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Rooke, George

Rooke, George (1650–1709). Admiral. One of the most successful naval commanders of his day, promoted admiral in 1690, Rooke was unusual among his naval contemporaries in being a Tory and was linked, through two of his three marriages, with the prominent Tory earl of Nottingham, William III's secretary of state (north) and de facto navy minister 1689–94. Rooke was at Bantry Bay (1689), Beachy Head (1690), and La Hogue (May/June 1692), where he distinguished himself and gained his knighthood. A year later he commanded the ill-fated 300-ship Smyrna convoy, but escaped blame for this débâcle. An MP for Portsmouth 1698–1708, Rooke held a command with the Dutch at the Copenhagen Sound in 1700 which called for prudent diplomacy between Denmark and Sweden. In 1702 he burnt a Franco-Spanish fleet at Vigo, and in August 1704 commanded at the capture of Gibraltar, subsequently fighting a bitter though drawn battle with the French Toulon fleet off Malaga. His success invited the jealousy of the Marlborough faction and this command proved his last.

David Denis Aldridge

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Rooke, Sir George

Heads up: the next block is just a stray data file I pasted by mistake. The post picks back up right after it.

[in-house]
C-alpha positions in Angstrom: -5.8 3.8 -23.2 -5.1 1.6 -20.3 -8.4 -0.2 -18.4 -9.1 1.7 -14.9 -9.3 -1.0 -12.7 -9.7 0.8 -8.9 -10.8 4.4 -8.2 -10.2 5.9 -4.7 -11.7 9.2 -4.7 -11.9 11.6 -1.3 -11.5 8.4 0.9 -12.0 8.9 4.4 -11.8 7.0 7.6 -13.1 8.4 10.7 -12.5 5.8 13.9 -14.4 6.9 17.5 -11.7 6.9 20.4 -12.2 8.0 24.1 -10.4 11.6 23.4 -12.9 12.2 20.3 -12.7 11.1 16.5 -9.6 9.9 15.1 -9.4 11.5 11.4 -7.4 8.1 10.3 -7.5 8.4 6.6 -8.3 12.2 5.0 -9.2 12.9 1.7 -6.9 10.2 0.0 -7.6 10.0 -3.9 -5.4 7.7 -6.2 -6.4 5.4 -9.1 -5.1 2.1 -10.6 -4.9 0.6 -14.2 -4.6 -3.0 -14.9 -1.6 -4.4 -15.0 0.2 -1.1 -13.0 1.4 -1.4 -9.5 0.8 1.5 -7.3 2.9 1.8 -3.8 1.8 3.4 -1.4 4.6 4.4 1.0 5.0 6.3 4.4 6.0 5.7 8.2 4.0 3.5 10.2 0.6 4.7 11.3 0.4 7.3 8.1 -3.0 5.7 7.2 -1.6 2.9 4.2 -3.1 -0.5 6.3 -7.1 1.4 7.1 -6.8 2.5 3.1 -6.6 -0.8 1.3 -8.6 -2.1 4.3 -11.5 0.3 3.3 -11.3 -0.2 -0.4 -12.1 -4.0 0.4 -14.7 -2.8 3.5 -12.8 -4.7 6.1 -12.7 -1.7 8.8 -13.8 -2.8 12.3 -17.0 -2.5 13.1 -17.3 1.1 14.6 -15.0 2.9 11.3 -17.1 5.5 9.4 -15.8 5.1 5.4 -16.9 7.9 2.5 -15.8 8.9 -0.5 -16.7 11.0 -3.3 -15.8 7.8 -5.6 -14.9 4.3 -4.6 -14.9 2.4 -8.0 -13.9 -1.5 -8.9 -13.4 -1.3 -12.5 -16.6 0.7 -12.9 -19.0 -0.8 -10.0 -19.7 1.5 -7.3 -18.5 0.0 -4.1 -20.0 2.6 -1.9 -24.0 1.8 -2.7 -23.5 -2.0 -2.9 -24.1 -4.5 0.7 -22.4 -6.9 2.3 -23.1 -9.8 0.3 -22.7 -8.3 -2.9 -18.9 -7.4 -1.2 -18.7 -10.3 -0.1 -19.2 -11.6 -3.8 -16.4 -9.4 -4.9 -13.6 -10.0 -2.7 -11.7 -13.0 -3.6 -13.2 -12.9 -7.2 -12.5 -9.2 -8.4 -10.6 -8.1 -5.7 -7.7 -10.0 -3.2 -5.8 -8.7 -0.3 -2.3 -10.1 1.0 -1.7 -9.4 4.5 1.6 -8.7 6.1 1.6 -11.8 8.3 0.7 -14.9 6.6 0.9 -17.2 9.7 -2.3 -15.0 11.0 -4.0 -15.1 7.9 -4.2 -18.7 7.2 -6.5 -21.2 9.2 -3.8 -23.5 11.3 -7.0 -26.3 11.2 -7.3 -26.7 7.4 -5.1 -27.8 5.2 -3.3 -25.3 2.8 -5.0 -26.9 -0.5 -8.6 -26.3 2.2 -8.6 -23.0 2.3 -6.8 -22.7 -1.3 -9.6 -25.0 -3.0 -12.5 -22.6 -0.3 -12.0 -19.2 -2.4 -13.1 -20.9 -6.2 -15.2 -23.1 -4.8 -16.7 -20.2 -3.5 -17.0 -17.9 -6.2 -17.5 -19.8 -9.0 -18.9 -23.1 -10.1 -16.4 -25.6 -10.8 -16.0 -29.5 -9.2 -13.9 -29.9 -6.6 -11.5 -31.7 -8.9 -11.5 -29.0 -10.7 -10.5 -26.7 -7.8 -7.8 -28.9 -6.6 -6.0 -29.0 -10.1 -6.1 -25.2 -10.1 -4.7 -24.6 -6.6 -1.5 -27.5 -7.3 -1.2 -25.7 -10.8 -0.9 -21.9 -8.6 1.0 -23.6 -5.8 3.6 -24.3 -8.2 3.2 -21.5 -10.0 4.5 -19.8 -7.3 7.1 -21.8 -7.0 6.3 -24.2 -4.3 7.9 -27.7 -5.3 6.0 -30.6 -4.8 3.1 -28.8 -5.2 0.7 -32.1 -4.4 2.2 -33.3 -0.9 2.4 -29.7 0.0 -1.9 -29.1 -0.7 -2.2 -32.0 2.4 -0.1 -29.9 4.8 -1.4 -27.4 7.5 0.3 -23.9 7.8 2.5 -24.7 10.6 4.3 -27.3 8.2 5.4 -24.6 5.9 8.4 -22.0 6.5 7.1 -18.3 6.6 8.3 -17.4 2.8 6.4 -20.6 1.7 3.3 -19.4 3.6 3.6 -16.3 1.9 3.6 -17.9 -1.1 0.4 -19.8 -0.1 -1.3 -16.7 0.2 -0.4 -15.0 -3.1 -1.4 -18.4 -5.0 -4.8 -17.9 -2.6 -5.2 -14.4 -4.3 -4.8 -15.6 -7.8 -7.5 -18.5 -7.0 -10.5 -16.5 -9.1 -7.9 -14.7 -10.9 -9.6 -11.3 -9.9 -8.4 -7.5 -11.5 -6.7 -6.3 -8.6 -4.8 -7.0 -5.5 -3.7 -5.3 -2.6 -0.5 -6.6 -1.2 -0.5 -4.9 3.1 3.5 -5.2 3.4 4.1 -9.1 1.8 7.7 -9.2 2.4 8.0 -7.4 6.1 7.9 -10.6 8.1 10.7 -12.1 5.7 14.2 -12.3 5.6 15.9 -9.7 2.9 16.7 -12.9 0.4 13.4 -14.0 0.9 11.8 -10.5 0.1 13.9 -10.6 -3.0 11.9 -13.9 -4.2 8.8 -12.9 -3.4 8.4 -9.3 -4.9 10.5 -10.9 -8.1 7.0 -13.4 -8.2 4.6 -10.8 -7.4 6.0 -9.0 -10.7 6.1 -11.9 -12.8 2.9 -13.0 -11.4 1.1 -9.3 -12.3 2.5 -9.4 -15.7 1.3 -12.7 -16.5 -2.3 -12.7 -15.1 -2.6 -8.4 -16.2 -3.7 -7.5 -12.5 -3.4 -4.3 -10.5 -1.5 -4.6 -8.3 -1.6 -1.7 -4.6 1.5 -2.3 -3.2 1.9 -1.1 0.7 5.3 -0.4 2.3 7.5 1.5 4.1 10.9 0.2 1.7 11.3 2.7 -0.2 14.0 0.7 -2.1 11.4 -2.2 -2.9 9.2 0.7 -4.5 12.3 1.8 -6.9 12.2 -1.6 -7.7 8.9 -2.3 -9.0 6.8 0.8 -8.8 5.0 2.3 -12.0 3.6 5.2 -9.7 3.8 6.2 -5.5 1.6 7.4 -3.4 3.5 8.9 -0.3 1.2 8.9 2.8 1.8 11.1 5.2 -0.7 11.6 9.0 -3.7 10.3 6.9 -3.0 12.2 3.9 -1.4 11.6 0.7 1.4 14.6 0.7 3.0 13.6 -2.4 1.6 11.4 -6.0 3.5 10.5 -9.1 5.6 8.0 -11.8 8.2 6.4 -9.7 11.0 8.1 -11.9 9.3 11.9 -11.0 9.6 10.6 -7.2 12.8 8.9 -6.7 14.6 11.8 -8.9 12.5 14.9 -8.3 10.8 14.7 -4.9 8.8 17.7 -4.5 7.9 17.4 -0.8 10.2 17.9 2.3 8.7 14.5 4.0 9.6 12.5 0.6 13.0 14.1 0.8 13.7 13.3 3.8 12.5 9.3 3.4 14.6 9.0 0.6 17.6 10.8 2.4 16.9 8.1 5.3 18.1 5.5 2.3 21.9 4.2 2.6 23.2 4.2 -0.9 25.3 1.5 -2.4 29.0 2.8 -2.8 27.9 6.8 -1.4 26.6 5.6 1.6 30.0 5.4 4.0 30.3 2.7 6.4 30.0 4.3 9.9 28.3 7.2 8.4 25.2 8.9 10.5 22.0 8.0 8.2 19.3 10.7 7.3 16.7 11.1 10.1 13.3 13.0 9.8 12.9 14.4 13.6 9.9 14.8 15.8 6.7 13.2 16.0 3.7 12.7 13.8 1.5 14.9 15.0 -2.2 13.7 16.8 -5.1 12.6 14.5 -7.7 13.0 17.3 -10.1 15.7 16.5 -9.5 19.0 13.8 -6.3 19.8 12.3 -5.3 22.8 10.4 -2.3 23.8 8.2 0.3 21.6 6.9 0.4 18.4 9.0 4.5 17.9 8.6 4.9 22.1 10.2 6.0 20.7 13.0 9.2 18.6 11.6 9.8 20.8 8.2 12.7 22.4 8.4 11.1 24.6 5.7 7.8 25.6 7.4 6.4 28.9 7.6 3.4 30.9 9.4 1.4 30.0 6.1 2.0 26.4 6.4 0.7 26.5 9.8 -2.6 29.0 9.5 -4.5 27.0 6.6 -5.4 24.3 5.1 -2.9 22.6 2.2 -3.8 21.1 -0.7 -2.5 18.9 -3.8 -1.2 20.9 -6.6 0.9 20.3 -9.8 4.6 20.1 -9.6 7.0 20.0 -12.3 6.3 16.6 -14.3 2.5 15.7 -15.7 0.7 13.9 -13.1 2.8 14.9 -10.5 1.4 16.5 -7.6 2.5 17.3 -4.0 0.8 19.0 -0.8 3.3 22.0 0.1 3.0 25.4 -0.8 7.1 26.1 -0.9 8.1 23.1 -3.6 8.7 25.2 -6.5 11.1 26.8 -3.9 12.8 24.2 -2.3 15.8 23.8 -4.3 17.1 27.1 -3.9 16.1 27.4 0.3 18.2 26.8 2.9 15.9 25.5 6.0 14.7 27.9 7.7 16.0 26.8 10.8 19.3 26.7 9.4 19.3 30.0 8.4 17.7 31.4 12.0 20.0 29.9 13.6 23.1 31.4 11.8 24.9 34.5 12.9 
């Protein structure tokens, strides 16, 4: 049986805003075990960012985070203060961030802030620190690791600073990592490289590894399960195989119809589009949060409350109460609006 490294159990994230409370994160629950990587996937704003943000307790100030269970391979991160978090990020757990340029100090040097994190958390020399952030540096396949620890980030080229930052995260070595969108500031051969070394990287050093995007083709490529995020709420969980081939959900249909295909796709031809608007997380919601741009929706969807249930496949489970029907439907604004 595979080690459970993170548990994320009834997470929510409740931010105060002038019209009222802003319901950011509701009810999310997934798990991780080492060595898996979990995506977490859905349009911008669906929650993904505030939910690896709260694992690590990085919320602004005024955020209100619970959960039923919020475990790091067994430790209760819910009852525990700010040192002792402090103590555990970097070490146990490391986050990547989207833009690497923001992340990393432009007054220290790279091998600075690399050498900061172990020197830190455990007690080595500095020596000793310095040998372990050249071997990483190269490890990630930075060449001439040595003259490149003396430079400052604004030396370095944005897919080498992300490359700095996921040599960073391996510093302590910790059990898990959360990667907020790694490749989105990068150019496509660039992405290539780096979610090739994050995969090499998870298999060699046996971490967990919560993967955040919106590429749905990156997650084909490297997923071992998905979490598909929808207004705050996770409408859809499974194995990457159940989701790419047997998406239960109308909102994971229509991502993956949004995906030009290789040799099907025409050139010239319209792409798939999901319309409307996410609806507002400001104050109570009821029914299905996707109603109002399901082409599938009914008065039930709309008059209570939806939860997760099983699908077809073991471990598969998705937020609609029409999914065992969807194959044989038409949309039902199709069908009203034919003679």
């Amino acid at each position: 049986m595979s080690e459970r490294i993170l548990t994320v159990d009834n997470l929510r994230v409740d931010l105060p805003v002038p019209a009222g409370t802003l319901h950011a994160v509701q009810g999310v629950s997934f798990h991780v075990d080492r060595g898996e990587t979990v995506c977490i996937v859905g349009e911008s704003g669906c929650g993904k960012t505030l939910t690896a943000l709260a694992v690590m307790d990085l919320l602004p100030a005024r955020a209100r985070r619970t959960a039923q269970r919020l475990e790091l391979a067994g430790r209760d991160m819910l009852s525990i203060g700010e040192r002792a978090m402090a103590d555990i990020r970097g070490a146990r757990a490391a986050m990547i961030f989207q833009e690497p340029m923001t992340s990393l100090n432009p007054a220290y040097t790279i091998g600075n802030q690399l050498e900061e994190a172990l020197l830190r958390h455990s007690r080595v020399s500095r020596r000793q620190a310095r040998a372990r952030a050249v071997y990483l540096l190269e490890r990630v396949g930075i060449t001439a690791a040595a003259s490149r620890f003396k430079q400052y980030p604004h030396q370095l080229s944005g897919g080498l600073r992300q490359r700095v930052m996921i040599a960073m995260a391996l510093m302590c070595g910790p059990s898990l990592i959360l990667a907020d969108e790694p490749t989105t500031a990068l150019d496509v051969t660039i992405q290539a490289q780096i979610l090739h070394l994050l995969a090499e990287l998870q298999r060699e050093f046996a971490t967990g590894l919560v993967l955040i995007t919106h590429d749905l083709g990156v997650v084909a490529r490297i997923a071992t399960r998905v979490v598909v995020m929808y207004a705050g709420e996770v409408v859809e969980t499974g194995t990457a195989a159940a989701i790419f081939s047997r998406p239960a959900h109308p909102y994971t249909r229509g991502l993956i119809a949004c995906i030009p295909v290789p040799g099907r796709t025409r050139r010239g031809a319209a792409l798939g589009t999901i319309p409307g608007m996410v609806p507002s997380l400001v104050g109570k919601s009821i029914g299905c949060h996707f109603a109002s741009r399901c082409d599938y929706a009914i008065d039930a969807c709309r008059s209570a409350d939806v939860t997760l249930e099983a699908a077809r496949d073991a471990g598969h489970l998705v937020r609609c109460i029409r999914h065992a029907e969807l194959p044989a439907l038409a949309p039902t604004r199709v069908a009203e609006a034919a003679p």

Sir George Rooke (rŏŏk), 1650–1709, English admiral. In the War of the Grand Alliance he defeated a French fleet under the comte de Tourville in the battle of La Hogue (1692) and by good judgment saved part of his convoy from Tourville's attack off Cape St. Vincent (1693). In the War of the Spanish Succession his expedition to Cádiz in 1702 was unsuccessful, but he destroyed the Spanish silver fleet off Vigo, captured Gibraltar (1704), and won over superior French forces at Málaga (1704).

See his journal for 1700–1702 (ed. by O. Browning, 1897).

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Lagos, battle of

Lagos, battle of, 1759. In the summer of 1759 the nucleus of a French invasion fleet under de la Clue left Toulon and slipped past Edward Boscawen's squadron at Gibraltar. A running fight developed and on 18 August four French vessels sought refuge in Lagos Bay in southern Portugal. They were attacked, two captured and two burned, and de la Clue killed. The Portuguese protested at the violation of their neutrality.

J. A. Cannon

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